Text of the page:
These days it’s fairly common for mystery writers to combine their passion for mayhem with a second great love. As a result, the amateur sleuth will often be found mulling over clues in a coffee bar or flower shop or bakery or in the company of a cat on a windowsill. In my case, the second great love is travel. Long before I pulled my first literary trigger, I had skipped my high school graduation to spend as much pre-college time as possible backpacking my way across Europe. This was back in the hippie days. My parents were not happy.
When I finally had the brainstorm to create a travel agent detective, I had already compiled a stack of memory postcards from five continents, along with hundreds of anecdotes, my own and ones I’d heard along the way. I thought these would be enough to service a dozen novels, but it’s surprising how quickly my characters are using them up. At first I was concerned by this extravagance. Was I going to run out? But then the realization came: this gives me the excuse to travel even more. And it’s totally work-related, although I have not yet had the gumption to take off my worldwide jaunts as tax deductions.
But world travel is not always easy. When money is tight or my wanderlust has trouble fitting into my schedule, I feel tempted to do my wandering not in person but on the internet. It’s remarkable just how much detail you can get – Google maps, hotel layouts, local customs and diets – without ever leaving your writerly nook. It’s been a life-saver, I have to admit, when my memory of a place gets a little foggy. (Was there a flight of stone steps leading up to that Buddhist shrine or just a rocky path?)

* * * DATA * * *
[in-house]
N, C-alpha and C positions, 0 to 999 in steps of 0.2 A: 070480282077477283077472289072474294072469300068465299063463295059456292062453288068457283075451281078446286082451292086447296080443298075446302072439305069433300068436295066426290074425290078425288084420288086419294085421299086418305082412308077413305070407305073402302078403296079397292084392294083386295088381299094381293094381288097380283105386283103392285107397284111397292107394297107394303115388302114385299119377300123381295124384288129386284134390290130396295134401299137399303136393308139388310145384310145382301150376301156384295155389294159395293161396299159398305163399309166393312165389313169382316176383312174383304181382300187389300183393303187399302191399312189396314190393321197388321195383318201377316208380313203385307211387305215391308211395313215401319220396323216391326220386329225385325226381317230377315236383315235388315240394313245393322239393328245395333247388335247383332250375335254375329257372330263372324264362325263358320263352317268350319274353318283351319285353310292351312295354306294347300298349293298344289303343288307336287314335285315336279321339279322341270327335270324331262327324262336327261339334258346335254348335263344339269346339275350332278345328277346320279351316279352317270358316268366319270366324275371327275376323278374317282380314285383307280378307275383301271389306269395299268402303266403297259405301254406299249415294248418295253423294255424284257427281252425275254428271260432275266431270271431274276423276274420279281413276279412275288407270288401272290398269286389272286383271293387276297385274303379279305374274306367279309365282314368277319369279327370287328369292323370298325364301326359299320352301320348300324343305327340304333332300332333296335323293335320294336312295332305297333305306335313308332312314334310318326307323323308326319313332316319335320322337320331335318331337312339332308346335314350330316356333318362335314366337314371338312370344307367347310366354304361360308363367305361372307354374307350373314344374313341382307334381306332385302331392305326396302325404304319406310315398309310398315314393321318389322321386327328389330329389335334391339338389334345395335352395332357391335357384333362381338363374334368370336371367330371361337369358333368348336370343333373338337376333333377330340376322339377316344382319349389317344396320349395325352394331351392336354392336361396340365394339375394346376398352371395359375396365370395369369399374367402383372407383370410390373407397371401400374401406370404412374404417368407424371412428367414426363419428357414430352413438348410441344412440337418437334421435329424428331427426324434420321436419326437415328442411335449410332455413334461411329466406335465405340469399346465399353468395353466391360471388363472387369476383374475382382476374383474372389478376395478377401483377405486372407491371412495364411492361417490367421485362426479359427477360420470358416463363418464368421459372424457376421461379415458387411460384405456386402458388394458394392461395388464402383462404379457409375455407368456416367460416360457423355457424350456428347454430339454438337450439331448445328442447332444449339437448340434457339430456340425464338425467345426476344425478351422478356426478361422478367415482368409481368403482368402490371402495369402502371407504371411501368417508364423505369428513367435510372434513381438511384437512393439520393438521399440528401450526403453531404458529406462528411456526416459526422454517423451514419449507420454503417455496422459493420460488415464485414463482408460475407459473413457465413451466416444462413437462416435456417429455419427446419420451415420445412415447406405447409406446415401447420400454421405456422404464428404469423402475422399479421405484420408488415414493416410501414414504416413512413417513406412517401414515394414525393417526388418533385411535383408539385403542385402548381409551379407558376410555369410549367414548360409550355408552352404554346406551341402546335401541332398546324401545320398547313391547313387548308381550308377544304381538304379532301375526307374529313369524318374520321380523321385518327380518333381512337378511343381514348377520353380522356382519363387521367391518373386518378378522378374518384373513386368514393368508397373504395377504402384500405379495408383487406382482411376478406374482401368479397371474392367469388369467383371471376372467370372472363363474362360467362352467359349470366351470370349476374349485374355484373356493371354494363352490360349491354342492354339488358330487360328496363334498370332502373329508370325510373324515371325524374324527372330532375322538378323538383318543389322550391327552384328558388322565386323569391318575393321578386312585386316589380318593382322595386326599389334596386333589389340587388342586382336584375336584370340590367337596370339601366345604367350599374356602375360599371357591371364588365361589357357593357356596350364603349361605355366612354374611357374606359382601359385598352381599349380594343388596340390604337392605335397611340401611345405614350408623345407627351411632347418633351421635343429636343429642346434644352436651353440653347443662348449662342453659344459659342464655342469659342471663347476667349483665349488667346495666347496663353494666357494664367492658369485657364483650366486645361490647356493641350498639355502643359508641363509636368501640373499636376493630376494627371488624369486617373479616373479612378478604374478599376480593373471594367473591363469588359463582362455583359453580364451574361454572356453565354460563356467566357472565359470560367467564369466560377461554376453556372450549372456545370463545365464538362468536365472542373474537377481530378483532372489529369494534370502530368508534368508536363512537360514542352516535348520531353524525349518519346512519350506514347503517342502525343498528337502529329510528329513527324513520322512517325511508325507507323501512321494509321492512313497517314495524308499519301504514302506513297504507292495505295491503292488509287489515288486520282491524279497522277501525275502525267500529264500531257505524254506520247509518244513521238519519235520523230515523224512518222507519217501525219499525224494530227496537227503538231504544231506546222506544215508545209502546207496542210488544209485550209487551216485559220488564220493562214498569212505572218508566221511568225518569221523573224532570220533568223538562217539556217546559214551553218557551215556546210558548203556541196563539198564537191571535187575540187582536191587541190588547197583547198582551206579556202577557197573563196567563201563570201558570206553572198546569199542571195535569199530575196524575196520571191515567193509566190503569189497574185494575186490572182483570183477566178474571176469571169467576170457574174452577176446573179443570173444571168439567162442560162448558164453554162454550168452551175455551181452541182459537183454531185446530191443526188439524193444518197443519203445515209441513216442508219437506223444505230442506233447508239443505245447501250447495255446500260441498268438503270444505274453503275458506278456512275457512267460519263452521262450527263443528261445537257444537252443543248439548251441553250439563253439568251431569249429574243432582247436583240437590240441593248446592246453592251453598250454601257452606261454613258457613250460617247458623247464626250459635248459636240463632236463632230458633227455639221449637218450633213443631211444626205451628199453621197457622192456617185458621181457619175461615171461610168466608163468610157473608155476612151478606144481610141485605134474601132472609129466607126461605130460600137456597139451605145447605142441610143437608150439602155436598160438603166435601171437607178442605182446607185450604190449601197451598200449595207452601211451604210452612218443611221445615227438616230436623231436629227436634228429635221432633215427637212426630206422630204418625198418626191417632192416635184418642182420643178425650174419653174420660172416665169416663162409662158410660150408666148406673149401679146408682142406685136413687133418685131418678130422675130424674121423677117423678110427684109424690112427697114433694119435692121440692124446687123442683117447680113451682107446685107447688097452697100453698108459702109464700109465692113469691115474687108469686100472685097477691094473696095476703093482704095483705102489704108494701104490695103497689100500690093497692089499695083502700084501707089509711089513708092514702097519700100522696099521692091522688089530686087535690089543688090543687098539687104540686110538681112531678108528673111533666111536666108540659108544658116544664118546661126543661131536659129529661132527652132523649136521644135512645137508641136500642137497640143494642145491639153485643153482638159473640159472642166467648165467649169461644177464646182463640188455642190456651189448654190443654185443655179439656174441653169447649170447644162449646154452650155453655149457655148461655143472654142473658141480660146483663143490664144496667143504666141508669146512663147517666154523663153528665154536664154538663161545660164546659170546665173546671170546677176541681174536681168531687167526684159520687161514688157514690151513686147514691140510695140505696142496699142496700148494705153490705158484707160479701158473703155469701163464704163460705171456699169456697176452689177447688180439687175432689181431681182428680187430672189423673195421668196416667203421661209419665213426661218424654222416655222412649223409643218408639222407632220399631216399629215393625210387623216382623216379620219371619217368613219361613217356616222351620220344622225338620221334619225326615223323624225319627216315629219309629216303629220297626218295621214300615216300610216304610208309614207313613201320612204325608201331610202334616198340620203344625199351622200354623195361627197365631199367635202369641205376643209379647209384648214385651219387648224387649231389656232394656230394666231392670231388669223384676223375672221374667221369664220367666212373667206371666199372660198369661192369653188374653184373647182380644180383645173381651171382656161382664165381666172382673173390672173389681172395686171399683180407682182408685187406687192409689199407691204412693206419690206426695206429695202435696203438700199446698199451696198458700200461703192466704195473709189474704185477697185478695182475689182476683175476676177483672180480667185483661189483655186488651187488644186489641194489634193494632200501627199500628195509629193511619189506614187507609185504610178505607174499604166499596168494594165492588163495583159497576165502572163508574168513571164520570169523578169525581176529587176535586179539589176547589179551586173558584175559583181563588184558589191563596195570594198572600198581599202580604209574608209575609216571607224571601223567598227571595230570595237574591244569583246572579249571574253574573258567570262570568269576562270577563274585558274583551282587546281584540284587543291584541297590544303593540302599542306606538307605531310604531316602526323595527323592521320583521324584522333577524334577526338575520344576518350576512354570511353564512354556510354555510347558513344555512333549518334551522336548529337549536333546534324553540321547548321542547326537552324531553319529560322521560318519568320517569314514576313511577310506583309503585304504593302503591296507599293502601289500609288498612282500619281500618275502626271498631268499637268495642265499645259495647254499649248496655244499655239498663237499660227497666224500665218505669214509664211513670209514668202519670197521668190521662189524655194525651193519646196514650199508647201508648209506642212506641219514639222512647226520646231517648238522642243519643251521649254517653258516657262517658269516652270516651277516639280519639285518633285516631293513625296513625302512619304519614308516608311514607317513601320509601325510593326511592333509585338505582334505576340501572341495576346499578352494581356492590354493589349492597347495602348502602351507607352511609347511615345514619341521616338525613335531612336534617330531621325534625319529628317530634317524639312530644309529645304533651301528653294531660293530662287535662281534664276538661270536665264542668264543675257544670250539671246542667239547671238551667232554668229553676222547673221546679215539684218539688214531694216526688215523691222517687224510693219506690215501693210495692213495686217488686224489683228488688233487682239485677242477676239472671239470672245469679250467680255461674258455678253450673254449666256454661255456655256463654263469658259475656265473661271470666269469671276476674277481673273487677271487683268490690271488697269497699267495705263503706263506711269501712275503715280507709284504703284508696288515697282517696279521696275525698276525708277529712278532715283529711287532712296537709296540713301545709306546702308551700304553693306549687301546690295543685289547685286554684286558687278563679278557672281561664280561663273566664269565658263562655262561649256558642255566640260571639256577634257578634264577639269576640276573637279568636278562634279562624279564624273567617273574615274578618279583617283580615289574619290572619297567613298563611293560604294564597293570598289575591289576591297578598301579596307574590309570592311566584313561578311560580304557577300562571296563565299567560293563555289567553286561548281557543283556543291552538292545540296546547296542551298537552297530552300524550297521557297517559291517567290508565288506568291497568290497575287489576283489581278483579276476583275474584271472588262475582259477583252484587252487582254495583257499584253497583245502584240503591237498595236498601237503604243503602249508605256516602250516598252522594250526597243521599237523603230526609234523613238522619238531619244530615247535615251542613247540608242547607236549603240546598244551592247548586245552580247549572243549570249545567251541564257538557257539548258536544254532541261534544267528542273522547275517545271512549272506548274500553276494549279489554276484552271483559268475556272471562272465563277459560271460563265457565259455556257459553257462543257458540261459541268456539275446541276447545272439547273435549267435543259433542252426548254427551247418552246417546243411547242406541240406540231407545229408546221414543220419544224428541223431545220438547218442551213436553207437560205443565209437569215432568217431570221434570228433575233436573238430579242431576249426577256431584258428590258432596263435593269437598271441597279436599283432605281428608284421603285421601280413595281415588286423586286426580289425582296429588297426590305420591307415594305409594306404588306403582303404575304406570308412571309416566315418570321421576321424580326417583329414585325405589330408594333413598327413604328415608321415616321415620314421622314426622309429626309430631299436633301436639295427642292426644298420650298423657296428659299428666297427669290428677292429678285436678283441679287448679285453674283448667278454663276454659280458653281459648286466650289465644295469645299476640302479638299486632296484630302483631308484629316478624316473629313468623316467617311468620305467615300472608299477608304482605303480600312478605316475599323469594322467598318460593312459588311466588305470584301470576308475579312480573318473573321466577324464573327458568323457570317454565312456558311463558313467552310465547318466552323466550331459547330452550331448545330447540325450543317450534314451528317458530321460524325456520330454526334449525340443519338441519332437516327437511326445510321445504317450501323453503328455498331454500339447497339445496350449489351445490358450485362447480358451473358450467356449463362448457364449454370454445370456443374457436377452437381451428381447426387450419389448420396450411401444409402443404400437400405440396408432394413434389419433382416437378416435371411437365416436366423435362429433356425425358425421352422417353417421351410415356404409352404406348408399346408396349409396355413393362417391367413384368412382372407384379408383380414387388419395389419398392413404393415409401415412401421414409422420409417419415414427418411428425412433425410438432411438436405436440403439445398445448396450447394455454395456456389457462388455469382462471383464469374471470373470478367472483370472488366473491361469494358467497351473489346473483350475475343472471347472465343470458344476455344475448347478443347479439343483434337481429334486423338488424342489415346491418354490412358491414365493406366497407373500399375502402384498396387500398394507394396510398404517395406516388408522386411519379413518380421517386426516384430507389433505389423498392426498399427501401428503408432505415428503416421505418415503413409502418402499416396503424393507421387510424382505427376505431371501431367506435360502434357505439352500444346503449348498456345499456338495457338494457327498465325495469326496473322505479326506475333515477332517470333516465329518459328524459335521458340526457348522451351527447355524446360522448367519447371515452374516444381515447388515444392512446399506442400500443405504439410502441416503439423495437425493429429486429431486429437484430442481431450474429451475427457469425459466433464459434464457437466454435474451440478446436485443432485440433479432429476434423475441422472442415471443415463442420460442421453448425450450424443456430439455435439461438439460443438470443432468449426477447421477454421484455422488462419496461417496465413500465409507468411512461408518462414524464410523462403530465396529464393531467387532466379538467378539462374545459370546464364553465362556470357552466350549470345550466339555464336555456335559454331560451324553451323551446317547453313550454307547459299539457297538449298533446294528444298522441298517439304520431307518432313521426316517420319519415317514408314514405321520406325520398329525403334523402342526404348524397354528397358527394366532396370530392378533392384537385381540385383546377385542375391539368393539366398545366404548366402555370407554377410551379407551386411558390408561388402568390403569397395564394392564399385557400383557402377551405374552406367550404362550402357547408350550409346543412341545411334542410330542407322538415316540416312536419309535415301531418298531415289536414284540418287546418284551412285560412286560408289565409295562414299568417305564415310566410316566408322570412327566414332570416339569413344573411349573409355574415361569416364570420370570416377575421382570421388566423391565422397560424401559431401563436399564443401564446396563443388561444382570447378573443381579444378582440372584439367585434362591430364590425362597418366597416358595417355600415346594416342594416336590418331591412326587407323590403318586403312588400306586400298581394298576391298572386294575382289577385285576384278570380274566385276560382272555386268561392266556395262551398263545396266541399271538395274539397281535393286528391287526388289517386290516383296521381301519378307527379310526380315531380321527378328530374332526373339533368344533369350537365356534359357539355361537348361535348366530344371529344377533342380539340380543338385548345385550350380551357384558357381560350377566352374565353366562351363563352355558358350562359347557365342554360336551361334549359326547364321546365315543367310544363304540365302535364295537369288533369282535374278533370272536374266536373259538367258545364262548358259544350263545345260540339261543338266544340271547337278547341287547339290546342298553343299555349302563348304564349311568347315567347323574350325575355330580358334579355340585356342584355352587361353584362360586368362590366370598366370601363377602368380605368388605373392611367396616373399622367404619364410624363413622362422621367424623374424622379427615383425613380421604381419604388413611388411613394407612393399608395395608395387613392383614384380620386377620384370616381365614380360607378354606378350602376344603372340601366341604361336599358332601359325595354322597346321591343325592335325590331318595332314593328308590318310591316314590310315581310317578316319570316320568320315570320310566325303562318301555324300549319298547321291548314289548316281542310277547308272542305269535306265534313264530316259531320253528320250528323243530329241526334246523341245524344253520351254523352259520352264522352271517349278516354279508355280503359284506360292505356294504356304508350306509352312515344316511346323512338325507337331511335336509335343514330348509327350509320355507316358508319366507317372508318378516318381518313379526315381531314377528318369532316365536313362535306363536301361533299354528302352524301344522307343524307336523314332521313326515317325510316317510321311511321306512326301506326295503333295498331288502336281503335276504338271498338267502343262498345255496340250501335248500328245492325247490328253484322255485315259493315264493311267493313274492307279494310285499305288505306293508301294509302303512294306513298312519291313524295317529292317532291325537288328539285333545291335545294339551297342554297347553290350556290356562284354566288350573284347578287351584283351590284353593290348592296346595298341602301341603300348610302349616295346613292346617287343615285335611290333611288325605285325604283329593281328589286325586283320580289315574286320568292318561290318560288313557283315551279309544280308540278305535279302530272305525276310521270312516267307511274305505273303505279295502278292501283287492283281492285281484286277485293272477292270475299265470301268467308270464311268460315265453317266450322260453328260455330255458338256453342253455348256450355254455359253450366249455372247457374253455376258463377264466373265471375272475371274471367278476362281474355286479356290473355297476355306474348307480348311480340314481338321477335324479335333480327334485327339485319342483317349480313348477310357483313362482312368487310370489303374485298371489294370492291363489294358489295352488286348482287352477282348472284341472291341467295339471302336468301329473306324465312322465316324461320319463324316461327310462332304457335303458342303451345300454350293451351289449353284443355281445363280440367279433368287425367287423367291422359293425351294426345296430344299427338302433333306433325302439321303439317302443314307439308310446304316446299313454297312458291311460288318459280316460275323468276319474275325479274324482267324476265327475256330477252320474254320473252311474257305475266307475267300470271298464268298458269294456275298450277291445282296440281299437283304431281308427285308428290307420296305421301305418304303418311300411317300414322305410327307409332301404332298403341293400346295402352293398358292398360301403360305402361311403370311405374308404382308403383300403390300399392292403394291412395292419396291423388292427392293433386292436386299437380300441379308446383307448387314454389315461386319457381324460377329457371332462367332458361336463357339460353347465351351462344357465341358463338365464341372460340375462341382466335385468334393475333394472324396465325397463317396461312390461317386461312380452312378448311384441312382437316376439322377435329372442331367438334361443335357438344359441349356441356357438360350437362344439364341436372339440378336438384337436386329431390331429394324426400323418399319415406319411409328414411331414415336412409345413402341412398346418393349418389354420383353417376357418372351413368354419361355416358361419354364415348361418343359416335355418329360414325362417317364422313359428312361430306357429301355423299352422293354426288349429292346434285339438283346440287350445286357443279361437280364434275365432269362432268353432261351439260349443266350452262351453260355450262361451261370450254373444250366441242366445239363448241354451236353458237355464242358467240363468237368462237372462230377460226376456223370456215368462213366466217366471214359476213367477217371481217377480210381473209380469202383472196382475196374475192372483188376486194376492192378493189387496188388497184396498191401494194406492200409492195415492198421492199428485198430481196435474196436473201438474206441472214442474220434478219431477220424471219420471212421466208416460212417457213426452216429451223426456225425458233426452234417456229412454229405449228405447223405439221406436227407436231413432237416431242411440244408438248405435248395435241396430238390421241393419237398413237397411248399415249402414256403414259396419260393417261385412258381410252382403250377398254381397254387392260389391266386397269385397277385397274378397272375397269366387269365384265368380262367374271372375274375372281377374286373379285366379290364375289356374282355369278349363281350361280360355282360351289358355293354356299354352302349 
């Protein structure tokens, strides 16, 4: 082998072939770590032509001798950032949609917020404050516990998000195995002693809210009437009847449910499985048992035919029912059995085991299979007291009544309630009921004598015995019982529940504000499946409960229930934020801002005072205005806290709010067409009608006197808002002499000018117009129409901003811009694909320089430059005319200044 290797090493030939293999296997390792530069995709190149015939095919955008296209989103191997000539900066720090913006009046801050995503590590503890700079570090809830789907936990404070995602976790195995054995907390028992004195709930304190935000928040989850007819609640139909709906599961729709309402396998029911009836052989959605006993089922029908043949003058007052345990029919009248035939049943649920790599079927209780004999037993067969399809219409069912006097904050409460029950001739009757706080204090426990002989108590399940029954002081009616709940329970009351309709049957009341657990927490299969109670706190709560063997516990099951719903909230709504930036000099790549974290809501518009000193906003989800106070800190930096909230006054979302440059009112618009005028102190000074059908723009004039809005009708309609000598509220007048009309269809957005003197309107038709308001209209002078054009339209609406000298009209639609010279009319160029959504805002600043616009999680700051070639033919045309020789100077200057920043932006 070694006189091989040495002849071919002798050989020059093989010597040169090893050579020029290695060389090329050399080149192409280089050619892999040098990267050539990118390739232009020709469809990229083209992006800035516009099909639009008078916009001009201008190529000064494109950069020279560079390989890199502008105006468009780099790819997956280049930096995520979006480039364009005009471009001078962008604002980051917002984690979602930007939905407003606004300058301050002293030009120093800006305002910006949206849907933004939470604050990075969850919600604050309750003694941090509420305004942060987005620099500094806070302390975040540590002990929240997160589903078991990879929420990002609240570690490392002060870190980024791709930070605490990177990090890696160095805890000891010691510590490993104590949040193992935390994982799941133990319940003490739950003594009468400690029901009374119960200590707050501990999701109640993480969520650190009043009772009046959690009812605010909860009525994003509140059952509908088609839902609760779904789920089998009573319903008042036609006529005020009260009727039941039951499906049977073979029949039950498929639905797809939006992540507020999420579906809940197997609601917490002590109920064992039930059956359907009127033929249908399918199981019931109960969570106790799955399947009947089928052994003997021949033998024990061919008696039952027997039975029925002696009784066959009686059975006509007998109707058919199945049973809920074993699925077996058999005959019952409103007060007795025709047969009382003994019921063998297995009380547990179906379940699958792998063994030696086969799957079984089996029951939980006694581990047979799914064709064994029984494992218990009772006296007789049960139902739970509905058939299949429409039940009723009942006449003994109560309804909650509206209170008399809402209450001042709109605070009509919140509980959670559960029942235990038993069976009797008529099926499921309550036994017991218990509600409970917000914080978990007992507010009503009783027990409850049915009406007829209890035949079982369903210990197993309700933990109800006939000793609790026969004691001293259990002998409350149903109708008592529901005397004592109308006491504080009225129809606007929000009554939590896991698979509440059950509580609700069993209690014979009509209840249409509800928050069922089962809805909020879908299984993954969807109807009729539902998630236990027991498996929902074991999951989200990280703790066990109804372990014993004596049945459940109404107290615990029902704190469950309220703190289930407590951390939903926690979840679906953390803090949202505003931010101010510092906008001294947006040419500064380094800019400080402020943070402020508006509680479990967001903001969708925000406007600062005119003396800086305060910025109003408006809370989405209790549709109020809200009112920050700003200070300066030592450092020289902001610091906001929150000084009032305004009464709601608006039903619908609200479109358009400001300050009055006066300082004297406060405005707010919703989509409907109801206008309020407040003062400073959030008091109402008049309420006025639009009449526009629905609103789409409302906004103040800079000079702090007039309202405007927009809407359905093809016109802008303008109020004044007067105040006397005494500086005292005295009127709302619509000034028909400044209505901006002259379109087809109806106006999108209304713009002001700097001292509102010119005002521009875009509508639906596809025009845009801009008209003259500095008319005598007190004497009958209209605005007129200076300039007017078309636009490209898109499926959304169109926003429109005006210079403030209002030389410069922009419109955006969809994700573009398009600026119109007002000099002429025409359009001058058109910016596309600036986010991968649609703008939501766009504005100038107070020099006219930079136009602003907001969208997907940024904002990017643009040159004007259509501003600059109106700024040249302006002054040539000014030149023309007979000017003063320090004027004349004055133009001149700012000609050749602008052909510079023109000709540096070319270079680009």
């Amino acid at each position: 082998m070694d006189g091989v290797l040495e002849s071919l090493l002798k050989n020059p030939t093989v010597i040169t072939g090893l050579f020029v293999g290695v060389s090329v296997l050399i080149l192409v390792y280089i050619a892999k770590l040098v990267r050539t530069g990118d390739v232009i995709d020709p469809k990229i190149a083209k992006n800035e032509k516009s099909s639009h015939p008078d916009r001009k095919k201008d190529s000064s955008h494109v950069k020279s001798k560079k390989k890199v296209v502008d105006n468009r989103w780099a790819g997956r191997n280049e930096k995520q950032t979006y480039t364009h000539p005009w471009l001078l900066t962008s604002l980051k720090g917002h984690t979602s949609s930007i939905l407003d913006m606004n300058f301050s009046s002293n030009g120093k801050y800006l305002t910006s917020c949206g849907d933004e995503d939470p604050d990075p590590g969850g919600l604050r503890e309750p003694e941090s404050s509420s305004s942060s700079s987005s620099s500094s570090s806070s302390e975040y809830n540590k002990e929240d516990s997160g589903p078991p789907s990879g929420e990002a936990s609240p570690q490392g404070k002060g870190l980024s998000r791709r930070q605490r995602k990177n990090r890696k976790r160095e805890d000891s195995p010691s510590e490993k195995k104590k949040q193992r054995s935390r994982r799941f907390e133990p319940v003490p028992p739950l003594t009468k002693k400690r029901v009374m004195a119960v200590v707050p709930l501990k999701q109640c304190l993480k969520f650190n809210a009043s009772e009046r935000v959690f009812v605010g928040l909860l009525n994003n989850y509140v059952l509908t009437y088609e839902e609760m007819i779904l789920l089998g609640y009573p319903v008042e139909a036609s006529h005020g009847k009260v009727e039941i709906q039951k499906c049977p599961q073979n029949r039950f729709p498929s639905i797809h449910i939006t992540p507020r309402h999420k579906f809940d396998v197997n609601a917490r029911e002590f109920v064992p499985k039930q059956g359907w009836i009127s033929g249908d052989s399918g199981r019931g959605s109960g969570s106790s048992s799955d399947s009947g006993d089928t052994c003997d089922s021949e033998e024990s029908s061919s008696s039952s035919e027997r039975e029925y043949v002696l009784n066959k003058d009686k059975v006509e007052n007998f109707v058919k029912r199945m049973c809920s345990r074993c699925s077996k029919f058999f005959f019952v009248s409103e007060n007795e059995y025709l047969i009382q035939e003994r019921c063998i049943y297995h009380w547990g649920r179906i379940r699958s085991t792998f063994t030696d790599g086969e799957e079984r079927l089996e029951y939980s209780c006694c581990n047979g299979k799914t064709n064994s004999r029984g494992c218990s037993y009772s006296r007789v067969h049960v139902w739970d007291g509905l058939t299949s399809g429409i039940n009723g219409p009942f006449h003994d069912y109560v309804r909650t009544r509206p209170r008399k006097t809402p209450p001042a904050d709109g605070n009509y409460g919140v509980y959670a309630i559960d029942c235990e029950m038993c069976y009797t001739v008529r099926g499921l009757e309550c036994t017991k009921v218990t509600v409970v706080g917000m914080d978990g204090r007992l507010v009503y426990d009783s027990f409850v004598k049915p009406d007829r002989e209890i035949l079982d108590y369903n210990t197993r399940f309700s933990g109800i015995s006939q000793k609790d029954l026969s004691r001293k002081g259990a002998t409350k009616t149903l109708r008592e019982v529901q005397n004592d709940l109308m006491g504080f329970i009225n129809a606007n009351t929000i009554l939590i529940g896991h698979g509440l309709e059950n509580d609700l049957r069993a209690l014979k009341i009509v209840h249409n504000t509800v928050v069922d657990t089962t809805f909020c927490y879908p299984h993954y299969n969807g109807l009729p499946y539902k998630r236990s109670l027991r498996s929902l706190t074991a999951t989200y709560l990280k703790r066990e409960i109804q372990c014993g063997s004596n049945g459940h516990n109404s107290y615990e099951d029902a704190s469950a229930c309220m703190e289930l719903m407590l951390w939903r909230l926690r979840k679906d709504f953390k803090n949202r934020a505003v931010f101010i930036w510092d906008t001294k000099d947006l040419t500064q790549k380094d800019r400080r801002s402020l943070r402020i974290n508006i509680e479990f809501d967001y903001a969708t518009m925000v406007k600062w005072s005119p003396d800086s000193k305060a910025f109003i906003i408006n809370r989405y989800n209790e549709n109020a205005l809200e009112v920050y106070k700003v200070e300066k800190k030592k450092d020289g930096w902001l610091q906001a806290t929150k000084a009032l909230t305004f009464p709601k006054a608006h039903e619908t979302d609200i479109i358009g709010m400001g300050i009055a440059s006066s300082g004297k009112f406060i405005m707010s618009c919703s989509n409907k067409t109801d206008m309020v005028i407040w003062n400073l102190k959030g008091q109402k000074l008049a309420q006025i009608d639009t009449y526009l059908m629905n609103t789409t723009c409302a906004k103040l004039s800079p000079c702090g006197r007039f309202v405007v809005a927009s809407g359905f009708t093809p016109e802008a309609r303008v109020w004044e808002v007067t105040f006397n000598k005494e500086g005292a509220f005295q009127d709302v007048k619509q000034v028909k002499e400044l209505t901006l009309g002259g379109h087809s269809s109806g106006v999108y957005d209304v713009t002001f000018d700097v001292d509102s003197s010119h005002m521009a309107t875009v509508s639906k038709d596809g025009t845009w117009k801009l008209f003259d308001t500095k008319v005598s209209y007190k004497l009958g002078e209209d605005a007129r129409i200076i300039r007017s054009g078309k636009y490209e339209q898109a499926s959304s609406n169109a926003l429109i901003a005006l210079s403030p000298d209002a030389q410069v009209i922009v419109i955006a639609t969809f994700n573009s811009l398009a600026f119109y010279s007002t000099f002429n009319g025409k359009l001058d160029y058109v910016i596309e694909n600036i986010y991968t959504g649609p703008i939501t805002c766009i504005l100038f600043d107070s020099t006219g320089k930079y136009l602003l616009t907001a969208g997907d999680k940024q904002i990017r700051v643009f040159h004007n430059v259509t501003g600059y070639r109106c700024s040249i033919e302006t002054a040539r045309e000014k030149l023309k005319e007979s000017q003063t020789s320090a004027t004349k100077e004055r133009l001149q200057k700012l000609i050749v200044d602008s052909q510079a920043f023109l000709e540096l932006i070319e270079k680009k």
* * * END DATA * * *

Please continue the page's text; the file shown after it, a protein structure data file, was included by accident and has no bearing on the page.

A well-intentioned friend suggests that actually transporting myself to exotic locales is no longer necessary. This is wrong in so many ways. First off, it’s necessary for my sanity. And my enjoyment of life. And my marriage. But disregarding all that, the reason travel is important in my writing is the same reason it’s important for everyone. Because it opens us up to the unexpected, to the smells, the people, and the little detours that no tourist website can predict.
A great example was my latest adventure in South America. I knew that I wanted to use this trip as the basis for a mystery, but I arrived with no preconceived notion of how the story would unfold. One of my stops was Buenos Aires. The Argentine capital held all of the expected allure: wide avenues, misplaced European architecture, great steaks and the tango. But I found myself totally captivated by, of all things, graffiti.
Many cities, of course, are festooned with graffiti. But what fascinated me in Buenos Aires was the passionate political nature of many of the murals. The wounds left by the military juntas of the 1980s are on open display in the most unexpected of places. And the idea occurred to me, as I stopped at a highway underpass and tried to analyze an angry painting full of peasants and prisoners and menacing soldiers, that this would work well in a mystery. There could be something in a mural, some hint of past crimes, a visual clue that could find itself connected to a present-day murder. It was something I never could have anticipated from a guide book or the internet, but there it was, on the wall of a grimy Buenos Aires underpass.
So, I guess I have to keep traveling. That’s my point. And my next adventure, you ask? It will be a few weeks in Myanmar, formerly known as Burma. Right now I know all the usual things; Myanmar’s rich history, its political isolation, the stories of Rudyard Kipling, and the ruins of multiple civilizations piled on top of each other. The one thing I don’t know is where Myanmar will lead me – or, more precisely, where it will lead my travel-loving, crime-solving heroine, Amy Abel. We’ll just have to wait and see.